A Mathuran Style Buddha from Badalpur, Taxila Valley: A Reassessment of the Evidence and New Tentative Dating
Keywords:Taxila, Badalpur, Mathura, Seated Buddha, Red Sandstone
Among the many flourishing Buddhist complexes in the Taxila Valley, the Badalpur monastic complex seems to be one of the largest, spreading over an extensive area of 2.9 acres (1.17 hectares) on the left bank of the Haro River, around 10 km north-east of Taxila Museum. The Badalpur complex could accommodate at a time more monks and pilgrims than any other monastery in the vicinity. Small scale salvage excavations were first undertaken at this site by V. Natesa Aiyar but with no significant findings in term of artifacts. However, more extensive excavations carried out by the Department of Archaeology and Museums, Government of Pakistan from 2005 to 2009 provided scholars with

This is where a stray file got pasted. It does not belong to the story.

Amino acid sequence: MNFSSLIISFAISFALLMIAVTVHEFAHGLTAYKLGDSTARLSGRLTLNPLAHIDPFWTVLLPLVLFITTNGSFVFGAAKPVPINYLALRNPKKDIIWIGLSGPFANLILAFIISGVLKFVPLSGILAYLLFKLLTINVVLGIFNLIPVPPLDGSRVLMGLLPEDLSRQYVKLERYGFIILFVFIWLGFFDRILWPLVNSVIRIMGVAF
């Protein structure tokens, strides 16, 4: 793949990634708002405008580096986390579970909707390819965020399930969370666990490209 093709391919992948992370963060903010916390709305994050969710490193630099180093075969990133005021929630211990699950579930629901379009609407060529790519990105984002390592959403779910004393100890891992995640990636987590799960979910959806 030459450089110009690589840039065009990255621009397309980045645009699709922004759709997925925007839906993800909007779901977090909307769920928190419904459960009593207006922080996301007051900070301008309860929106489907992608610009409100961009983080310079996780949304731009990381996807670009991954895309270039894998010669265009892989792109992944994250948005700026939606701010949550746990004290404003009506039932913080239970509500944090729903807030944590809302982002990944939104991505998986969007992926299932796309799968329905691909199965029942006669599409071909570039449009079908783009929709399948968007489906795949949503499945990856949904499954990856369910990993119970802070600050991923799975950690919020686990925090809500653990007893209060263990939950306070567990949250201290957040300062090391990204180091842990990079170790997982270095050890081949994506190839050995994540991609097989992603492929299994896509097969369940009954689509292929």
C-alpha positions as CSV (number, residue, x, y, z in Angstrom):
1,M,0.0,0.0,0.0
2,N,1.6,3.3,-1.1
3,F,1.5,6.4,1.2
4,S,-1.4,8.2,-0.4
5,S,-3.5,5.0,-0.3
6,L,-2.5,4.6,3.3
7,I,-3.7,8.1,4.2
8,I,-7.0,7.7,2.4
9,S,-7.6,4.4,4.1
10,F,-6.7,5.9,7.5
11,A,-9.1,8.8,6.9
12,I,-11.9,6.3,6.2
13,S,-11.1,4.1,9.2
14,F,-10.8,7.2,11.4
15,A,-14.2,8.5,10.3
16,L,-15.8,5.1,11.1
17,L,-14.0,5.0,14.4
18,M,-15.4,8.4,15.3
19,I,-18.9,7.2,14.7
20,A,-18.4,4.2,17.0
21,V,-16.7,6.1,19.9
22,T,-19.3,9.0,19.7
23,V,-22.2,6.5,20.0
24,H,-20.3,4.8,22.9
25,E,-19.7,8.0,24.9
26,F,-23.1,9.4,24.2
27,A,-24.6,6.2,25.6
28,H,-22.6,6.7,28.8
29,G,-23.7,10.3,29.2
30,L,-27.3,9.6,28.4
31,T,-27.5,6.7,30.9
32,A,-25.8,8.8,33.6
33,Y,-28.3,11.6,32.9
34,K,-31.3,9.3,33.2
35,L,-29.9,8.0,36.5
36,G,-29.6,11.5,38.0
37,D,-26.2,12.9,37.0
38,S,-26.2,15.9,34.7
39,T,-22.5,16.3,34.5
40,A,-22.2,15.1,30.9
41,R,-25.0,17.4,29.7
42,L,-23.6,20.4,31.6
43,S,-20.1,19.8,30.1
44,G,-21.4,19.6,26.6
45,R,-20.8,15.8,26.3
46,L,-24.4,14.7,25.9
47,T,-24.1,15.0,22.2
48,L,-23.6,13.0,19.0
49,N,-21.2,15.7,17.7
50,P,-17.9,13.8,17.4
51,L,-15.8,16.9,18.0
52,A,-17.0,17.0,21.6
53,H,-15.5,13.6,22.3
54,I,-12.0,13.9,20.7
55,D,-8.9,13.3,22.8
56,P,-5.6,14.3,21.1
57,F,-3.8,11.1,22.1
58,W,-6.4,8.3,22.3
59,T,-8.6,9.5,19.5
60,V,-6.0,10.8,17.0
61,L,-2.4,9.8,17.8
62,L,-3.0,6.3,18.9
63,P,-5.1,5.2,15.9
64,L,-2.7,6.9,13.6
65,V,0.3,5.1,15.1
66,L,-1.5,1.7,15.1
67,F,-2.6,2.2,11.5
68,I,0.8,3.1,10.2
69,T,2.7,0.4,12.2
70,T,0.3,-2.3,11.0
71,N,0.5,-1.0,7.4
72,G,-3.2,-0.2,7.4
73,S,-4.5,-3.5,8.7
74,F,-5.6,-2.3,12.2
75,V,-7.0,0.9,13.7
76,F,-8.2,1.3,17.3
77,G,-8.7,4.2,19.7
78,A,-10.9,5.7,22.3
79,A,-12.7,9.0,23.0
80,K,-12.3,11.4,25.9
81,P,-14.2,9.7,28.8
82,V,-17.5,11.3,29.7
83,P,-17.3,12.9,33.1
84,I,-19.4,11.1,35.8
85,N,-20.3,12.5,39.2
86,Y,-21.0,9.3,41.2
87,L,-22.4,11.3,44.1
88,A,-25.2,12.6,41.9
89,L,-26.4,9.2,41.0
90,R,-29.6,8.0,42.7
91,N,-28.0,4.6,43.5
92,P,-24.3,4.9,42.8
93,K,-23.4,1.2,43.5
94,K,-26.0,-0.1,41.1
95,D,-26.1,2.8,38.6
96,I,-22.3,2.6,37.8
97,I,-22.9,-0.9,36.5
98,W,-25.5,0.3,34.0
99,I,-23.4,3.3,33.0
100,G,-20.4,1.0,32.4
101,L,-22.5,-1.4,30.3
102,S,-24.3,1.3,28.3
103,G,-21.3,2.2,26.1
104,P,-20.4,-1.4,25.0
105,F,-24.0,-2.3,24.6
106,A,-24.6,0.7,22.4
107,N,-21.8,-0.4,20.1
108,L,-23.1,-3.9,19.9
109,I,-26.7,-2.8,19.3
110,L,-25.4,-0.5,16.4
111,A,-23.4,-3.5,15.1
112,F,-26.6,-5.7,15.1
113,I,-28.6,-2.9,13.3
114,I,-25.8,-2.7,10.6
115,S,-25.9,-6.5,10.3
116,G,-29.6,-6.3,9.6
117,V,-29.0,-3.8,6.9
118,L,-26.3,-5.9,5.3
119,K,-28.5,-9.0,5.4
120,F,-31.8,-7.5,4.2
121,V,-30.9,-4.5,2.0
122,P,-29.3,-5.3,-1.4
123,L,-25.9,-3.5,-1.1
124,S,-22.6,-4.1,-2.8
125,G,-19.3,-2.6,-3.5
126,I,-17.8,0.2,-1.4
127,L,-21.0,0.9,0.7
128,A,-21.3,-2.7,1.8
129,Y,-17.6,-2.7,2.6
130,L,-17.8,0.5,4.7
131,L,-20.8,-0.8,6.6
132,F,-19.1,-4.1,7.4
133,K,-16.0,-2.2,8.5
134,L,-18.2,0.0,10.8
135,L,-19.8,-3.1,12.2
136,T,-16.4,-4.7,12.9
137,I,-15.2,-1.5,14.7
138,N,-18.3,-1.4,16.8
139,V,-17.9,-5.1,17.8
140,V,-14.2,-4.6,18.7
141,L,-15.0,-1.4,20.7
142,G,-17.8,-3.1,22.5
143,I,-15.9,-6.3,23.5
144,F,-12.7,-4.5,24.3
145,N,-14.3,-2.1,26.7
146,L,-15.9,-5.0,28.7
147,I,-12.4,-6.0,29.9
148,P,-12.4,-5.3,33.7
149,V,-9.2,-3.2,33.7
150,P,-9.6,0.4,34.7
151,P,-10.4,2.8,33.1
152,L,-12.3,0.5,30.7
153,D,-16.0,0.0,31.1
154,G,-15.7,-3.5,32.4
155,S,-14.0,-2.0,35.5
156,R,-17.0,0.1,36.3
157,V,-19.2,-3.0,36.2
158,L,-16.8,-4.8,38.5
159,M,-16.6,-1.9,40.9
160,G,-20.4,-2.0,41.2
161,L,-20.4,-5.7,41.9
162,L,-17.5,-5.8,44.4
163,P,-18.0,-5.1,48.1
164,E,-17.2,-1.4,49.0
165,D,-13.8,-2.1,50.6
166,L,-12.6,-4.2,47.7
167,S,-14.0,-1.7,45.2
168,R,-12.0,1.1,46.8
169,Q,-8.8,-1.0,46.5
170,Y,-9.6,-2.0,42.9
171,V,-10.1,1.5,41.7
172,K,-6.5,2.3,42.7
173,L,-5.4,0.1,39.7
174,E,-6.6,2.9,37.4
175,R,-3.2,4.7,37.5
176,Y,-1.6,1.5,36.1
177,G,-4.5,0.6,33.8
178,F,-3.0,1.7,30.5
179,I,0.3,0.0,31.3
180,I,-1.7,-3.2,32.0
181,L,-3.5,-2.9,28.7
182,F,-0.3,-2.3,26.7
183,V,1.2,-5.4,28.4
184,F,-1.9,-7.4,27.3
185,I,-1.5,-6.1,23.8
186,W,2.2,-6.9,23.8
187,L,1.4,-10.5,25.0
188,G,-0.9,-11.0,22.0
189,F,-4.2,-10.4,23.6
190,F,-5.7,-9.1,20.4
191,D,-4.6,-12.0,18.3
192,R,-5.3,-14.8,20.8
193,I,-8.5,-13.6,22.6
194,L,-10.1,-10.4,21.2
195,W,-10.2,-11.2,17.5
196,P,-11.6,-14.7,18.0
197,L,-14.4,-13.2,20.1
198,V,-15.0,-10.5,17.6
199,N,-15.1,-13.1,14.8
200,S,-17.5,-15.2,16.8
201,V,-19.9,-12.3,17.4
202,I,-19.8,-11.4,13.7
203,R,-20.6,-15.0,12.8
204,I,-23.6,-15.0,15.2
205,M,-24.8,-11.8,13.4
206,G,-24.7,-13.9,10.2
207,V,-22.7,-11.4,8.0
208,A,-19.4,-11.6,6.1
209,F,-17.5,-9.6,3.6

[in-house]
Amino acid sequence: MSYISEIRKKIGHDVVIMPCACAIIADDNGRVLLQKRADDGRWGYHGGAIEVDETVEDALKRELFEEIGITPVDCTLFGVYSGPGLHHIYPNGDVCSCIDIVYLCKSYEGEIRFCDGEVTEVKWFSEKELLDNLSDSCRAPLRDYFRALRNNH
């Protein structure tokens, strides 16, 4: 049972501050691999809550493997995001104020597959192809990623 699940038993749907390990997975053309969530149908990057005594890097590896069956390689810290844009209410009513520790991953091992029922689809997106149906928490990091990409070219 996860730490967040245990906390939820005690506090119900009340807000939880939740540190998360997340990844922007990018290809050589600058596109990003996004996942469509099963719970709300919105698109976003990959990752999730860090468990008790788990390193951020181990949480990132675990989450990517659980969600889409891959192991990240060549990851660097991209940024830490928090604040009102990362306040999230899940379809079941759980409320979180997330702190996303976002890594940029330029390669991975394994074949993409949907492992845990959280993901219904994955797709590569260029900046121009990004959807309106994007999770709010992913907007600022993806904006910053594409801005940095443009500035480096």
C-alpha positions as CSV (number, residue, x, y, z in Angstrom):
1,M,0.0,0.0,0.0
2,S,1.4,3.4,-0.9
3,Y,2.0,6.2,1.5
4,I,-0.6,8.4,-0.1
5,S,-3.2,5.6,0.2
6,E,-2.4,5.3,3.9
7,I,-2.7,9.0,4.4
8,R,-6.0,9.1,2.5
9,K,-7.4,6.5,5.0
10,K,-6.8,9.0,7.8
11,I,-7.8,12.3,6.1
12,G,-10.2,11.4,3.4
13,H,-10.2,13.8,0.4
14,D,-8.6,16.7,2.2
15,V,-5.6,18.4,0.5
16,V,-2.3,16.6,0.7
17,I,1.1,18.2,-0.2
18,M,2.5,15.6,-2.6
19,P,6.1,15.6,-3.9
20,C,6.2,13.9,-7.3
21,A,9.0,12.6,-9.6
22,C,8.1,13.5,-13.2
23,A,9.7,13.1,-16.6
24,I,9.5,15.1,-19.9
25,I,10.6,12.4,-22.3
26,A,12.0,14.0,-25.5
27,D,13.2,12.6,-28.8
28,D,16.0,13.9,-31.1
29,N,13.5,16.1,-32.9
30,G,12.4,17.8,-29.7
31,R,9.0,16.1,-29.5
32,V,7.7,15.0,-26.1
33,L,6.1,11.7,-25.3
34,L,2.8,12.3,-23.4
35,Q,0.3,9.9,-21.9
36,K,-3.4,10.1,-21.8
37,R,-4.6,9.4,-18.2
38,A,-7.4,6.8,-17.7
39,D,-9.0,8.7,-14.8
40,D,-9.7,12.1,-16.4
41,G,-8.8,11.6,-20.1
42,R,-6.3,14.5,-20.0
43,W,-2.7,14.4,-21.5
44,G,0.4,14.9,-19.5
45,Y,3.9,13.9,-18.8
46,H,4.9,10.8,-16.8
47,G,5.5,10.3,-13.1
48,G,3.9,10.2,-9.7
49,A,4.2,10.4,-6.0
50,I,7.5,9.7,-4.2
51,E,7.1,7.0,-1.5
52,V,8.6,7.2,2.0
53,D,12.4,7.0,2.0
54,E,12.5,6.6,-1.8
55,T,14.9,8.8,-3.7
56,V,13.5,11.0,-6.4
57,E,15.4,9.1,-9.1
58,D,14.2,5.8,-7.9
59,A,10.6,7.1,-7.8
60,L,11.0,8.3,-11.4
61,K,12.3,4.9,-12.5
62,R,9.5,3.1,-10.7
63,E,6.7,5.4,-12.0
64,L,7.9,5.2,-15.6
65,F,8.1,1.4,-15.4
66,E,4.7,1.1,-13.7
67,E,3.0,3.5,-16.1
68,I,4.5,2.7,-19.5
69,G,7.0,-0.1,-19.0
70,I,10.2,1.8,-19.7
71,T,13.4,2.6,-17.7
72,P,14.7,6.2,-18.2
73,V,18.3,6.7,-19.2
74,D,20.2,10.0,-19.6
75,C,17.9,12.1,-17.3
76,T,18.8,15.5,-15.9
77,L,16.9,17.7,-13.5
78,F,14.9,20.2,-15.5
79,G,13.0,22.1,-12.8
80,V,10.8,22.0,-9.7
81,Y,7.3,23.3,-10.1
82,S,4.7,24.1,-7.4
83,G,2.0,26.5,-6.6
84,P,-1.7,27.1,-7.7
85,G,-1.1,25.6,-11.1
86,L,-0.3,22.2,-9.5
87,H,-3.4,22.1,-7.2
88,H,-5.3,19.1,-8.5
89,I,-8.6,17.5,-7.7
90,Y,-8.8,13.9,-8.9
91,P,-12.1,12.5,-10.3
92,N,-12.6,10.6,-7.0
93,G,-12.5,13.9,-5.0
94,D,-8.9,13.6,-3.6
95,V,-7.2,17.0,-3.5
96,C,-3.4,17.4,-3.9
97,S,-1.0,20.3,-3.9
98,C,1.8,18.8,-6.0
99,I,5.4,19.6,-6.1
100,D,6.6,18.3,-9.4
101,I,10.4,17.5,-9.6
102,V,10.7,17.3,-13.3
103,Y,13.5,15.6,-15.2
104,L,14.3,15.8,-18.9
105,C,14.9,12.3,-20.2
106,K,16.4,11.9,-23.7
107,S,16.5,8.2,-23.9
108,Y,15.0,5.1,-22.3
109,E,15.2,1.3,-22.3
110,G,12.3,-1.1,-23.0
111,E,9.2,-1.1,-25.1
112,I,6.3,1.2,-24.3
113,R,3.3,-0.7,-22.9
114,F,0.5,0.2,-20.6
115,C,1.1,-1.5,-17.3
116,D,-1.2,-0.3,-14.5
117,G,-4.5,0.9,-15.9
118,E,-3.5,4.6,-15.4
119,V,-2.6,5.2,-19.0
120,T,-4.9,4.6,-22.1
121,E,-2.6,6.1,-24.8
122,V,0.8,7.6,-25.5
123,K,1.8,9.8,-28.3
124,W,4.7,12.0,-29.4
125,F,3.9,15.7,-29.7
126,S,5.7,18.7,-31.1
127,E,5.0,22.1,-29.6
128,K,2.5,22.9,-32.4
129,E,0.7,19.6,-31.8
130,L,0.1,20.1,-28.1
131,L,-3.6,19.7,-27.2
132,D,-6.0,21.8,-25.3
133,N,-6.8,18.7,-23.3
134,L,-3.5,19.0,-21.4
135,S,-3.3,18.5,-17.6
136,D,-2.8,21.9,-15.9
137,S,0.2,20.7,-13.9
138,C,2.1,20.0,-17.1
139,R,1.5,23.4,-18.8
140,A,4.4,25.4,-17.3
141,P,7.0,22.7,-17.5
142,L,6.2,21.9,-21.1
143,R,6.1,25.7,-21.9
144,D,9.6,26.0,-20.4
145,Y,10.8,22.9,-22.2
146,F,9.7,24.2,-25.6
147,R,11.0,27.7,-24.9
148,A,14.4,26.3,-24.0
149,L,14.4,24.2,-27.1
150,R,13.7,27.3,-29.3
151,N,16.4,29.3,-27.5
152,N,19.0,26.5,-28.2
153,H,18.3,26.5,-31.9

plenty of artifacts for them to study, and revealed that actually the site consists of two separate monasteries, obviously to accomodate the needs of the growing community of monks and pilgrims. Amongst the most notable findings, the Badalpur complex preserved a Buddha statue of Mathuran style in dhyanamudra carved in red sandstone. Some important and unique details of this precious sculpture are missing in earlier descriptions, as well as those details useful to tentatively date this sculpture. This paper aims at outlining: (a) the links between
Taxila and Mathura regions during the peak period of Buddhism, (b) reassess the details visible on the sculpture, and (c) to attempt to date our Buddha figure through comparisons with similar known Mathuran Sculptures. This preliminary assessment paves the way to further research.